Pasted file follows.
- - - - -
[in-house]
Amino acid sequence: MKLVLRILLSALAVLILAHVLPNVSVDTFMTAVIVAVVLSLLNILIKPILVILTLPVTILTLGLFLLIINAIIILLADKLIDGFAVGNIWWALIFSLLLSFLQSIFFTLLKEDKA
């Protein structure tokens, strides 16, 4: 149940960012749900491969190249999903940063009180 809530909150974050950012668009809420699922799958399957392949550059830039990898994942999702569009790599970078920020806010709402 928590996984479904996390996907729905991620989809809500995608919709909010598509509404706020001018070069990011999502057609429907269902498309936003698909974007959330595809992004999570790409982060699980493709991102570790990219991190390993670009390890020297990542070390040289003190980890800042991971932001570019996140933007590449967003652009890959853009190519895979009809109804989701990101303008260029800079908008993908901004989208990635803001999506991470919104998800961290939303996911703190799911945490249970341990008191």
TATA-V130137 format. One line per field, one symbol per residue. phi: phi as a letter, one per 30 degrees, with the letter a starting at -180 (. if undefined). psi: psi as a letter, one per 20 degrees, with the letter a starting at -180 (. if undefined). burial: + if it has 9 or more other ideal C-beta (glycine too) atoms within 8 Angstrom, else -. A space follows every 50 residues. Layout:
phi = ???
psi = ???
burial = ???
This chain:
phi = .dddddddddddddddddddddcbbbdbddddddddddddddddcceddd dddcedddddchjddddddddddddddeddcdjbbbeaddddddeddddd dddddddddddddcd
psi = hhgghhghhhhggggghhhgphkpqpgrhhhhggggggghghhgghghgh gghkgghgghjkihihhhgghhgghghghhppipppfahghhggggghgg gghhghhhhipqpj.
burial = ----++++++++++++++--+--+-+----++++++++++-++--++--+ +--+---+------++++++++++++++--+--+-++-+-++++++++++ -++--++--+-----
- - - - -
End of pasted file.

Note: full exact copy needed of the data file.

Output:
[in-house]
Amino acid sequence: MKLVLRILLSALAVLILAHVLPNVSVDTFMTAVIVAVVLSLLNILIKPILVILTLPVTILTLGLFLLIINAIIILLADKLIDGFAVGNIWWALIFSLLLSFLQSIFFTLLKEDKA
């Protein structure tokens, strides 16, 4: 149940960012749900491969190249999903940063009180 809530909150974050950012668009809420699922799958399957392949550059830039990898994942999702569009790599970078920020806010709402 928590996984479904996390996907729905991620989809809500995608919709909010598509509404706020001018070069990011999502057609429907269902498309936003698909974007959330595809992004999570790409982060699980493709991102570790990219991190390993670009390890020297990542070390040289003190980890800042991971932001570019996140933007590449967003652009890959853009190519895979009809109804989701990101303008260029800079908008993908901004989208990635803001999506991470919104998800961290939303996911703190799911945490249970341990008191």
TATA-V130137 format. One line per field, one symbol per residue. phi: phi as a letter, one per 30 degrees, with the letter a starting at -180 (. if undefined). psi: psi as a letter, one per 20 degrees, with the letter a starting at -180 (. if undefined). burial: + if it has 9 or more other ideal C-beta (glycine too) atoms within 8 Angstrom, else -. A space follows every 50 residues. Layout:
phi = ???
psi = ???
burial = ???
This chain:
phi = .dddddddddddddddddddddcbbbdbddddddddddddddddcceddd dddcedddddchjddddddddddddddeddcdjbbbeaddddddeddddd dddddddddddddcd
psi = hhgghhghhhhggggghhhgphkpqpgrhhhhggggggghghhgghghgh gghkgghgghjkihihhhgghhgghghghhppipppfahghhggggghgg gghhghhhhipqpj.
burial = ----++++++++++++++--+--+-+----++++++++++-++--++--+ +--+---+------++++++++++++++--+--+-++-+-++++++++++ -++--++--+-----